I carry around in my head an international scale of business
performance of 1 to 10, with 10 representing a terrifically well-managed
enterprise and 1 obviously not. My informal scale measures things like quality,
price, terms, customer-centric, supplier sensitive and a few other immeasurable
things like “heart,” culture, soul, passion, openness, experimentation, ability
I also measure “speed” with 100 kilometres an hour
reflecting a city in which business tends to act quickly—that is, it’s a place
where responsiveness is a priority not just in terms of reacting to client
questions and needs, but also to supplier issues and where problems are not
ignored… they’re fixed, not repeated, and the enterprise learns from mistakes.
When I was with the Ottawa Senators, I wanted that
organization to try to get to where I believed one of our NHL partners was—the
Disney Company. Disney was admitted into the league the year after the Sens
started play, and I served on the NHL’s expansion committee that year so I got
to see both the company and its chief executive officer (then Michael Eisner)
in action, close-up. It was impressive. I gave them a Prof Bruce score of 9.6.
In a small market like Ottawa,
it’s almost impossible to achieve that type of score—the resources just aren’t
there, and the talent pool is much smaller. Still I’ll give the Sens a 7.5 out
of 10. Not bad.
But most of the organizations I deal with in Ottawa are far below this,
especially in the industry in which I have the most experience—the real estate
biz. A few years ago, a large Ottawa
real estate firm announced a major new housing project in the south end of the
city, which had some interesting aspects to it, so I called them the following
When I asked their receptionist about it, she responded with
a puzzled, “Huh?”
I refer to a company’s receptionist as their “CIO”—chief
information officer because s/he is often the very first point of contact for
nearly everyone. It’s unimaginable that you would launch a major initiative in
any organization without first briefing your own staff but apparently that’s
what they did.
I’ve said it before, “If the tech industry was like the real
estate business, every time you got in your car with your smart phone, you’d
have three semitrailers full of knobs and tubes following you to make the darn
If Hong Kong is 100 on my unofficial speed scale and New York 70, then Toronto
is a 3 and Ottawa
a 1. On the qualitative scale, if Disney is a 9.6 and the Sens are a 7.5, then
the average Ottawa
business is around a 0.1.
I’m exaggerating to make a point—we have a long way to go to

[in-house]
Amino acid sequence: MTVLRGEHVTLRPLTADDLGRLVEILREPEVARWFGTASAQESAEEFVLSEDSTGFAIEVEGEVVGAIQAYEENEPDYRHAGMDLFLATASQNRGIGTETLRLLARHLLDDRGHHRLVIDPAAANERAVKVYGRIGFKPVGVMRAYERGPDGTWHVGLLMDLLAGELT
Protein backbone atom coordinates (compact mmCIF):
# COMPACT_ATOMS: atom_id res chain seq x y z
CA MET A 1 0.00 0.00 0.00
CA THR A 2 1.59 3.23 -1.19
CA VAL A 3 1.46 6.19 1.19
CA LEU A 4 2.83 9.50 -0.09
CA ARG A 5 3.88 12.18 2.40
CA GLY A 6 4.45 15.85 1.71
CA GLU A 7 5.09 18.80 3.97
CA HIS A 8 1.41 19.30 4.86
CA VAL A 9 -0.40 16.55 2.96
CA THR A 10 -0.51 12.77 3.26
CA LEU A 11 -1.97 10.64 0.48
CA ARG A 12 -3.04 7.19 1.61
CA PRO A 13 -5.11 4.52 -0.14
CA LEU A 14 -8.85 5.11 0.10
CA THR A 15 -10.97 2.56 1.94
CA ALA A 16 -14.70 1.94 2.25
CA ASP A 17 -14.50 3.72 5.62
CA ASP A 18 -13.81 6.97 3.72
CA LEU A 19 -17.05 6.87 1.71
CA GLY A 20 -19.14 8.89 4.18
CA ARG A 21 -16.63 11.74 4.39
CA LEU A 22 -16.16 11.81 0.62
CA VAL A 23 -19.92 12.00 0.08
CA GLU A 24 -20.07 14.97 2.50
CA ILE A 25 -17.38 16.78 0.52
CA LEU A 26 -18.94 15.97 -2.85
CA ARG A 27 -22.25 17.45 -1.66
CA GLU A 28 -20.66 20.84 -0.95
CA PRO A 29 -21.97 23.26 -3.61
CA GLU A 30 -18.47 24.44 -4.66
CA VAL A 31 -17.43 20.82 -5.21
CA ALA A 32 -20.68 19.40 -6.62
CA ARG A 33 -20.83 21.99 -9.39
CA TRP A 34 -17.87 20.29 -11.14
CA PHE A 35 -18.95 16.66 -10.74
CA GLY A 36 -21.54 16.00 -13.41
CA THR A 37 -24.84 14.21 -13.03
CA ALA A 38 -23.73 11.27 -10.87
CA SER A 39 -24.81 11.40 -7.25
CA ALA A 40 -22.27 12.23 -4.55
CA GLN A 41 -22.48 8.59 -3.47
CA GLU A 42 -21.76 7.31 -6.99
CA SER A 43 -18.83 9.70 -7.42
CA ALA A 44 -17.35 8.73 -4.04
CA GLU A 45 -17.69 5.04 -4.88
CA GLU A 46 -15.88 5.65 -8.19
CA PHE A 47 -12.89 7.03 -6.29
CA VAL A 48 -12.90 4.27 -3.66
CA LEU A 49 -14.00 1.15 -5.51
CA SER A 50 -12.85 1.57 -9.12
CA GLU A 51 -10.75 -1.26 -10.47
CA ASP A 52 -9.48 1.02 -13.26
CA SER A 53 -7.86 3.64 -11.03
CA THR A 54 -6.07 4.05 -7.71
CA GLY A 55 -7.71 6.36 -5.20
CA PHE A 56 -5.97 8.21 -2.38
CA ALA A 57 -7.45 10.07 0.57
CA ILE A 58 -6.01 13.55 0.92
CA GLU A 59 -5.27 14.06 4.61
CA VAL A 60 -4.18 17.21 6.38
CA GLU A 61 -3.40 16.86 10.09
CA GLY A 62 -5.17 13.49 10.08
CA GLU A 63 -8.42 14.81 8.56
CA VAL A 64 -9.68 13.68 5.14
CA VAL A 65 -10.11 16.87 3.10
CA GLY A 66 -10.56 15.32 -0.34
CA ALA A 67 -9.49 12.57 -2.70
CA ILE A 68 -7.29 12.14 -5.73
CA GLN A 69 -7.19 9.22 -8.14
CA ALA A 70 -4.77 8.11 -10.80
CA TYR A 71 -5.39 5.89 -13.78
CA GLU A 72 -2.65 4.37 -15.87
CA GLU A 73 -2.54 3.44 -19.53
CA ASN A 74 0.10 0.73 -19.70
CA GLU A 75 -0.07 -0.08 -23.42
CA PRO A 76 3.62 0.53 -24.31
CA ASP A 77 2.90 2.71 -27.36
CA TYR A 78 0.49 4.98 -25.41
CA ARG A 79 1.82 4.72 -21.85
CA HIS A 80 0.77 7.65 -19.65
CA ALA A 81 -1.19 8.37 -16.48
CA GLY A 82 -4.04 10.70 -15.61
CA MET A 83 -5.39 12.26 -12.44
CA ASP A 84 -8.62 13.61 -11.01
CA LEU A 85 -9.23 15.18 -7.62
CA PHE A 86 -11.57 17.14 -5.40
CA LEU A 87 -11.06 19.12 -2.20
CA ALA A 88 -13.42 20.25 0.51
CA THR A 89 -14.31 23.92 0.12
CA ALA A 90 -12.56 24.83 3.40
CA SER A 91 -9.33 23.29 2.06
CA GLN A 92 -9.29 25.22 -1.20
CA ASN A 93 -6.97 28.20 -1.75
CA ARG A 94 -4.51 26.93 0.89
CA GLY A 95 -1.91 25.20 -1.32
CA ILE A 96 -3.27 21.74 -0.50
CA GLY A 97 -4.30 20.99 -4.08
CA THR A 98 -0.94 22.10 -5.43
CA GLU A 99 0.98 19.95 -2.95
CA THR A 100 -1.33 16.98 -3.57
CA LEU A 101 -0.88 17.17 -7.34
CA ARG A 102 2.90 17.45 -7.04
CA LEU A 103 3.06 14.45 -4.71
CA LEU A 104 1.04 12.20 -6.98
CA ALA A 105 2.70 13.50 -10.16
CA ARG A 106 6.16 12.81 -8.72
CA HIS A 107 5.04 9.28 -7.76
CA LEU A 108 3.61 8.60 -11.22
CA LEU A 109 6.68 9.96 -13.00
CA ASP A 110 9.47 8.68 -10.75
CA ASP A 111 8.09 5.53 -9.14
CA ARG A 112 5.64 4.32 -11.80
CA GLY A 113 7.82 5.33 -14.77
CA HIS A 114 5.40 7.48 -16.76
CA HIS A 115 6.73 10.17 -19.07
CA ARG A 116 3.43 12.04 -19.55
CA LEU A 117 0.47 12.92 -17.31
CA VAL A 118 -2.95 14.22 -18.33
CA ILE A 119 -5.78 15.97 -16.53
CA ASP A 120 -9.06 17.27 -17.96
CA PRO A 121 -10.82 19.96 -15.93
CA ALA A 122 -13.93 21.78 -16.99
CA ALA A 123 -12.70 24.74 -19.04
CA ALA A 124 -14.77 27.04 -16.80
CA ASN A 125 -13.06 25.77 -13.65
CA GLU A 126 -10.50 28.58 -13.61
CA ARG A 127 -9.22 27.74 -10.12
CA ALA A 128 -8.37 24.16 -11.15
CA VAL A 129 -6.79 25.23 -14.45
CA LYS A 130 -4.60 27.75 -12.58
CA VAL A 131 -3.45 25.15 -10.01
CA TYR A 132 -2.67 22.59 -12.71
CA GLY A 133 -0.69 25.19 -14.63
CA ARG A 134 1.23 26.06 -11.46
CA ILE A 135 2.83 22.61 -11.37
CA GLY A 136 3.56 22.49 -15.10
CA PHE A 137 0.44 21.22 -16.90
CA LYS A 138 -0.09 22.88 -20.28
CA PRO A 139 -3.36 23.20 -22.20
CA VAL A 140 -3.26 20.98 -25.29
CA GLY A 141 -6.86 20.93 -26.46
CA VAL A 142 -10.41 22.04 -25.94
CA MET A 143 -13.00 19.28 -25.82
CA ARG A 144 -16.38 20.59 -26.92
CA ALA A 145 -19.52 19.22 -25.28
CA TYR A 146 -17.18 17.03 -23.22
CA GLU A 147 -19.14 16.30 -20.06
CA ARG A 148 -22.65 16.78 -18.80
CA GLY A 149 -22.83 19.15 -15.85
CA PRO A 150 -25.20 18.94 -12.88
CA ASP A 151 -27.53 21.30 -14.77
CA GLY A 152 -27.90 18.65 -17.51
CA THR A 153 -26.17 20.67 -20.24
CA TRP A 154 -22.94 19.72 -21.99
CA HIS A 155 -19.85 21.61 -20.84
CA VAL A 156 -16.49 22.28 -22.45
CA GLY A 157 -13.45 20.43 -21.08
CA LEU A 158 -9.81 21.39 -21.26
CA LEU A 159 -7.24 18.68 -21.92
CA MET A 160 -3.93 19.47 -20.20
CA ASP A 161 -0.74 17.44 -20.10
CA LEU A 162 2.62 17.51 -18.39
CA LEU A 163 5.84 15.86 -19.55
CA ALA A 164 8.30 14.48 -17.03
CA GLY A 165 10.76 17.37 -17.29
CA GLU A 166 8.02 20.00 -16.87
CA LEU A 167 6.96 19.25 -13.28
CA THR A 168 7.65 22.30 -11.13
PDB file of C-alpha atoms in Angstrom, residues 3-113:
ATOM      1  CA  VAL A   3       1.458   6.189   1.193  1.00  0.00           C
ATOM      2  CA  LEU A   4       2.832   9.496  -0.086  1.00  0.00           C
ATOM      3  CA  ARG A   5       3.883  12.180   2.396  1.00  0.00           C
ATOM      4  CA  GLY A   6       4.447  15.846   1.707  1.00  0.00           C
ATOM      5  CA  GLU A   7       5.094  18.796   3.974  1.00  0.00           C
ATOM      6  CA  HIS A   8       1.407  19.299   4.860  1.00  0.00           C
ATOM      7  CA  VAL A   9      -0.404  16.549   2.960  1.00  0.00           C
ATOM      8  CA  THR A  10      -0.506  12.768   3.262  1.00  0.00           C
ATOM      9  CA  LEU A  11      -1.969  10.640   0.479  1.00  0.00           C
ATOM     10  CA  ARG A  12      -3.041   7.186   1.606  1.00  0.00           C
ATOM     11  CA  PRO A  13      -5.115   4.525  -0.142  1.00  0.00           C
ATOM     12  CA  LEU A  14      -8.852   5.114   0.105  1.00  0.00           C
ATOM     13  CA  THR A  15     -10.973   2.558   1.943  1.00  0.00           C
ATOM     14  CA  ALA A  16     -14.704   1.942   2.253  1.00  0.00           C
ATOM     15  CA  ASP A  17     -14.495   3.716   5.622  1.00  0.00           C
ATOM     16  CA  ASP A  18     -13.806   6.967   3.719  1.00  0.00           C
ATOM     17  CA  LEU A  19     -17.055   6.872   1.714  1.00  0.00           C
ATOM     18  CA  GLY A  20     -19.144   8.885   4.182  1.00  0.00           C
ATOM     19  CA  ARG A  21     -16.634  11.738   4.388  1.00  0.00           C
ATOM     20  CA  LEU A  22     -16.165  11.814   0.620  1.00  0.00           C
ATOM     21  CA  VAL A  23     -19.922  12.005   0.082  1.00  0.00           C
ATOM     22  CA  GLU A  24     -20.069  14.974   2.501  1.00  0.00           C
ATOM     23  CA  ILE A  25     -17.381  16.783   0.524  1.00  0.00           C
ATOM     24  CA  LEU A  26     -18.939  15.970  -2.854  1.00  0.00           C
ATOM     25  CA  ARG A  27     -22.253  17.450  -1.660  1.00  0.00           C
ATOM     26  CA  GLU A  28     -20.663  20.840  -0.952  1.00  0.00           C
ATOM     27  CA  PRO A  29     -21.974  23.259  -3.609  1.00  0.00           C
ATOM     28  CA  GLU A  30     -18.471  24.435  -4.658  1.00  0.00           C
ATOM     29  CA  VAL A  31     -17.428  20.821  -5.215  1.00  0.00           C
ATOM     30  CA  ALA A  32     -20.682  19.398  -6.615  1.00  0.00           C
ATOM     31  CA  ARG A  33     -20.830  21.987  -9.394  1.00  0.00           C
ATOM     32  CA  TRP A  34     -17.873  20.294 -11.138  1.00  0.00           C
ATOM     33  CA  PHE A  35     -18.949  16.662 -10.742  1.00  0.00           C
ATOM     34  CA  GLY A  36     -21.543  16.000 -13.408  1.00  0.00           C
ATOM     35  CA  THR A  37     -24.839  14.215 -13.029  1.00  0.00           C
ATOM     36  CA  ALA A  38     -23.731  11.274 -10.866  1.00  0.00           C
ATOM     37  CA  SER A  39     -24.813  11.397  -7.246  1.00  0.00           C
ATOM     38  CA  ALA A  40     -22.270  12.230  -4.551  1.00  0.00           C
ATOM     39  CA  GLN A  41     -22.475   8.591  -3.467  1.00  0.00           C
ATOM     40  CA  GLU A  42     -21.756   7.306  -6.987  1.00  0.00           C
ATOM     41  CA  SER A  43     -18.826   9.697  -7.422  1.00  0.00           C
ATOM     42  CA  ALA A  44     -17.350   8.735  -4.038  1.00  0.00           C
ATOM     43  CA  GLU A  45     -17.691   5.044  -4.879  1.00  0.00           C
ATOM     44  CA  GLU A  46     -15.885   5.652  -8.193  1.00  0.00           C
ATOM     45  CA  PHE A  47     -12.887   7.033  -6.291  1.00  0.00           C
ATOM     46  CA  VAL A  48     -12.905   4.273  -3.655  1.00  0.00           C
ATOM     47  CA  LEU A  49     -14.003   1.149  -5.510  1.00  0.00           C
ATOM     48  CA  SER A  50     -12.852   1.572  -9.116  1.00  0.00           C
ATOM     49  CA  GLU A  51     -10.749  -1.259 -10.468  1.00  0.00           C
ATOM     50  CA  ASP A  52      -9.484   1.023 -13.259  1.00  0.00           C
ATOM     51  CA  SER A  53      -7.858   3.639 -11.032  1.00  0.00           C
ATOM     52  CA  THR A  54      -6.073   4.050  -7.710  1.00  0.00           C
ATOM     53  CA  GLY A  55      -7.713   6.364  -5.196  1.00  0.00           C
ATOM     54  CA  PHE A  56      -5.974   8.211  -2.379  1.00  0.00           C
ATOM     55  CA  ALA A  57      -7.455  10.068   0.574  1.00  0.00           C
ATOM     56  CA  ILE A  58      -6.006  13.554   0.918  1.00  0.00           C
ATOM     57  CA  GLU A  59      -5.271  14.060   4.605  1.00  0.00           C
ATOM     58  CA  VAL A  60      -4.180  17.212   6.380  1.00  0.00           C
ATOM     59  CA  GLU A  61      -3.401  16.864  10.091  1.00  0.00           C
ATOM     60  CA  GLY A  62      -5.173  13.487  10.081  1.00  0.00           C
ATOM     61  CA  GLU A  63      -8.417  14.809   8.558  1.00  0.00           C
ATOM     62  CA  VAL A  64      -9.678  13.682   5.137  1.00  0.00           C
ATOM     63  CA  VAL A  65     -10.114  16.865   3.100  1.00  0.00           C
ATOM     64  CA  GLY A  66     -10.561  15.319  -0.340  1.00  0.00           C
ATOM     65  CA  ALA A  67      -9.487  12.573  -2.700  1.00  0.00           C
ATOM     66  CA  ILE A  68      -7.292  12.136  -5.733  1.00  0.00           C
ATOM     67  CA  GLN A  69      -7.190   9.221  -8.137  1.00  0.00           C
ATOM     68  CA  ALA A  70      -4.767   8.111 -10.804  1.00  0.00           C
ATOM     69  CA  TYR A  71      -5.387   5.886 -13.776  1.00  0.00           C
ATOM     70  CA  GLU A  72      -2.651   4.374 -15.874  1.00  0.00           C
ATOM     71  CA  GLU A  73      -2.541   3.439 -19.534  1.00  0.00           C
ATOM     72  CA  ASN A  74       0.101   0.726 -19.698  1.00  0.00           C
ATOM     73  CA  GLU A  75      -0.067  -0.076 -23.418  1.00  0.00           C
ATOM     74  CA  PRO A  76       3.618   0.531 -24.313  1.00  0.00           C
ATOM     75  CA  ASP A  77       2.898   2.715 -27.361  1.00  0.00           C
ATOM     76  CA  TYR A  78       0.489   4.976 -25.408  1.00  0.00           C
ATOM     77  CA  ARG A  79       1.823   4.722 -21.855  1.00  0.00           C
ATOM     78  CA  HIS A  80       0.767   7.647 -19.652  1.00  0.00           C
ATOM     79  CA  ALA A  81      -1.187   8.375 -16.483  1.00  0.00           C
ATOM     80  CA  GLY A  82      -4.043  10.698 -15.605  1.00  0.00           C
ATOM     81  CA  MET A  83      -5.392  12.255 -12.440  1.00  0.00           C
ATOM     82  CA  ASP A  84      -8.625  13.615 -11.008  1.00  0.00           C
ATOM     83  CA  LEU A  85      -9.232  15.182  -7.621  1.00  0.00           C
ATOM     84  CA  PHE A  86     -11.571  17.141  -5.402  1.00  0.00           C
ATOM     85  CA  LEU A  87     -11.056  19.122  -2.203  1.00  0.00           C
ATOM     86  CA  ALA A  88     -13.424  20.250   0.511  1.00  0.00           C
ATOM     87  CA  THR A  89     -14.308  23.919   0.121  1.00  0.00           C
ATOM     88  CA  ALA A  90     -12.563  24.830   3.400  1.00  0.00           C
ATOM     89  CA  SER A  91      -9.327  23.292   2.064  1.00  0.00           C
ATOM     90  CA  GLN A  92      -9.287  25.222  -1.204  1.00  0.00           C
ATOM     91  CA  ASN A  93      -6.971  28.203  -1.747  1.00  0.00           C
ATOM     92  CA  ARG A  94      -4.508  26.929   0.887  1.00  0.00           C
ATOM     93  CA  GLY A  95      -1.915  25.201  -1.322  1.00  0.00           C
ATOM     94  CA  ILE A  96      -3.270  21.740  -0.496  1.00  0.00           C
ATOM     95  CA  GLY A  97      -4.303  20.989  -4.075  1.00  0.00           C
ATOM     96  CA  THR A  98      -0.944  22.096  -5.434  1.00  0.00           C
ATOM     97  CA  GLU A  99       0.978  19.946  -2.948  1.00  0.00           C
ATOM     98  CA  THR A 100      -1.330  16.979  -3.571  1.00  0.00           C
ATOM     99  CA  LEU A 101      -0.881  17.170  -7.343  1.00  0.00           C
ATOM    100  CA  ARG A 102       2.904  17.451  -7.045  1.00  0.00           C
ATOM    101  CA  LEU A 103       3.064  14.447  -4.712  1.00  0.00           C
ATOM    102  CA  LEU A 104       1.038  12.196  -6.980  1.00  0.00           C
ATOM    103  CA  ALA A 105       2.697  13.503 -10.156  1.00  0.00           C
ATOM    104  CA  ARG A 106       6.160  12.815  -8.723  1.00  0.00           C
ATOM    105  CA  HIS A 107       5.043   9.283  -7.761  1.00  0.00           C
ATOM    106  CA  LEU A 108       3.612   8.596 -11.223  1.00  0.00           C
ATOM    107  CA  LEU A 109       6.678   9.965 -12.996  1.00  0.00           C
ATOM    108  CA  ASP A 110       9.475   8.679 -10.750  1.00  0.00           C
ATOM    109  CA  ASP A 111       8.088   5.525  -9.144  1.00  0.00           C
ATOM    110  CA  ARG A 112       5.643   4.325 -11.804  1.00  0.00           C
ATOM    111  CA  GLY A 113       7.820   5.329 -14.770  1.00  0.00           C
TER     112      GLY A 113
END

make our business community and, for that matter, our various bureaucracies
So imagine my surprise when I walk into OakWood founder John
Liptak’s gigantic design centre in east end Ottawa to learn that his $10
million building is Canada’s highest LEED-certified structure stuffed with more
than 7,500 high-end products—everything from fantabulous kitchens and bathrooms
to safe rooms hidden behind false walls.
In addition to their in-house inventory, John and his
daughter Patricia tell me they have another 150,000 products accessible via QR
codes, which are everywhere.
It’s a family-run business with his wife, Debbie, and two
daughters, Patricia Liptak-Satov and Angela Liptak, active in the organization.
It is also the largest home renovation business in Ottawa with the company doing
485 jobs last year ranging from in size from $20,000 to $6 million. John tells
me they are ten times the size of their next biggest competitor.
Here is a series of questions and answers between Mr. Liptak
How many employees do you currently have and how many do you think you will have by the end of 2017?
We currently have 59 in our main construction company not including all
the other areas. We also work with over 650 Trade Partners and Suppliers. We
expect to have around 27%-controlled growth in 2017.
How is it possible that you are ten times the size of your next biggest
We do Client Profiles as well as Company Profiles on our competitors.
This is information that we gathered from Trade Partners and Suppliers who all
like to talk.
What’s the fastest growing part of your business and why?
Our new HandyManPRO service which was launched in February 2016 is
technically the fastest growing division of OakWood but the fastest growing
division financially is our Investment Property division.
How difficult is it to transition to the next generation?
For me it is truly easy. When you run a construction company, business
is personal and personal life is mixed in with business so our children were
always immersed in the business world. Both Patricia and Angela have been